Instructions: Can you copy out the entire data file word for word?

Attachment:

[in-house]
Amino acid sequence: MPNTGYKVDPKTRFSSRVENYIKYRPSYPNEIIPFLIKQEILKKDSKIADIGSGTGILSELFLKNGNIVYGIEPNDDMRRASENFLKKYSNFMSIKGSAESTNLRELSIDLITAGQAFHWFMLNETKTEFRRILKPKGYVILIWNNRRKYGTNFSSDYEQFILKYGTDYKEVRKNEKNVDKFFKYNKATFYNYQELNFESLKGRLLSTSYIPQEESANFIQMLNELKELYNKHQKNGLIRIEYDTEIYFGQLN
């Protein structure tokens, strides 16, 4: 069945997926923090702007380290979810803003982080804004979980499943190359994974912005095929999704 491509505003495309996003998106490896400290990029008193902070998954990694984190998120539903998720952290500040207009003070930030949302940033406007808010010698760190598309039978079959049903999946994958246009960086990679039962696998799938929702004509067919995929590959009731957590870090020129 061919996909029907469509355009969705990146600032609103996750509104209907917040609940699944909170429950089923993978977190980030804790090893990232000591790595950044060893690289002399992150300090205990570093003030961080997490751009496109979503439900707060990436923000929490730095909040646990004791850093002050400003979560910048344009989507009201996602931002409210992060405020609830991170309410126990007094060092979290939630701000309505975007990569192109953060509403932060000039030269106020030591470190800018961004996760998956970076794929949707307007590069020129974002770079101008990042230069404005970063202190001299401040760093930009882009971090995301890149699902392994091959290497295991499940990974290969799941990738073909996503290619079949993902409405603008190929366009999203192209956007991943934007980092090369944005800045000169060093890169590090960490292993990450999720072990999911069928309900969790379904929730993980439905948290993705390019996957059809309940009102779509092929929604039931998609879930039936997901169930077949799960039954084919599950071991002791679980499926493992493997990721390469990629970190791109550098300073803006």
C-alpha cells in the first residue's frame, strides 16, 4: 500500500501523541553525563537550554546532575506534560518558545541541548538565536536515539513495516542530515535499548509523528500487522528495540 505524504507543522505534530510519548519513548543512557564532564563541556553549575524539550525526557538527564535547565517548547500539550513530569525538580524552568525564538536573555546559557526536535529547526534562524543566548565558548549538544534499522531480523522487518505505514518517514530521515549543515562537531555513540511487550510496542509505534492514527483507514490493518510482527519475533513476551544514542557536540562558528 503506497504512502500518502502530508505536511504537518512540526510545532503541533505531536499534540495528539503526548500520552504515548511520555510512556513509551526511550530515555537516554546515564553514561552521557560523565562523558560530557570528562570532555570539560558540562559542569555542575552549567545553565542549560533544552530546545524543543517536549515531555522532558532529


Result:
[in-house]
Amino acid sequence: MPNTGYKVDPKTRFSSRVENYIKYRPSYPNEIIPFLIKQEILKKDSKIADIGSGTGILSELFLKNGNIVYGIEPNDDMRRASENFLKKYSNFMSIKGSAESTNLRELSIDLITAGQAFHWFMLNETKTEFRRILKPKGYVILIWNNRRKYGTNFSSDYEQFILKYGTDYKEVRKNEKNVDKFFKYNKATFYNYQELNFESLKGRLLSTSYIPQEESANFIQMLNELKELYNKHQKNGLIRIEYDTEIYFGQLN
């Protein structure tokens, strides 16, 4: 069945997926923090702007380290979810803003982080804004979980499943190359994974912005095929999704 491509505003495309996003998106490896400290990029008193902070998954990694984190998120539903998720952290500040207009003070930030949302940033406007808010010698760190598309039978079959049903999946994958246009960086990679039962696998799938929702004509067919995929590959009731957590870090020129 061919996909029907469509355009969705990146600032609103996750509104209907917040609940699944909170429950089923993978977190980030804790090893990232000591790595950044060893690289002399992150300090205990570093003030961080997490751009496109979503439900707060990436923000929490730095909040646990004791850093002050400003979560910048344009989507009201996602931002409210992060405020609830991170309410126990007094060092979290939630701000309505975007990569192109953060509403932060000039030269106020030591470190800018961004996760998956970076794929949707307007590069020129974002770079101008990042230069404005970063202190001299401040760093930009882009971090995301890149699902392994091959290497295991499940990974290969799941990738073909996503290619079949993902409405603008190929366009999203192209956007991943934007980092090369944005800045000169060093890169590090960490292993990450999720072990999911069928309900969790379904929730993980439905948290993705390019996957059809309940009102779509092929929604039931998609879930039936997901169930077949799960039954084919599950071991002791679980499926493992493997990721390469990629970190791109550098300073803006």
C-alpha cells in the first residue's frame, strides 16, 4: 500500500501523541553525563537550554546532575506534560518558545541541548538565536536515539513495516542530515535499548509523528500487522528495540 505524504507543522505534530510519548519513548543512557564532564563541556553549575524539550525526557538527564535547565517548547500539550513530569525538580524552568525564538536573555546559557526536535529547526534562524543566548565558548549538544534499522531480523522487518505505514518517514530521515549543515562537531555513540511487550510496542509505534492514527483507514490493518510482527519475533513476551544514542557536540562558528 503506497504512502500518502502530508505536511504537518512540526510545532503541533505531536499534540495528539503526548500520552504515548511520555510512556513509551526511550530515555537516554546515564553514561552521557560523565562523558560530557570528562570532555570539560558540562559542569555542575552549567545553565542549560533544552530546545524543543517536549515531555522532558532529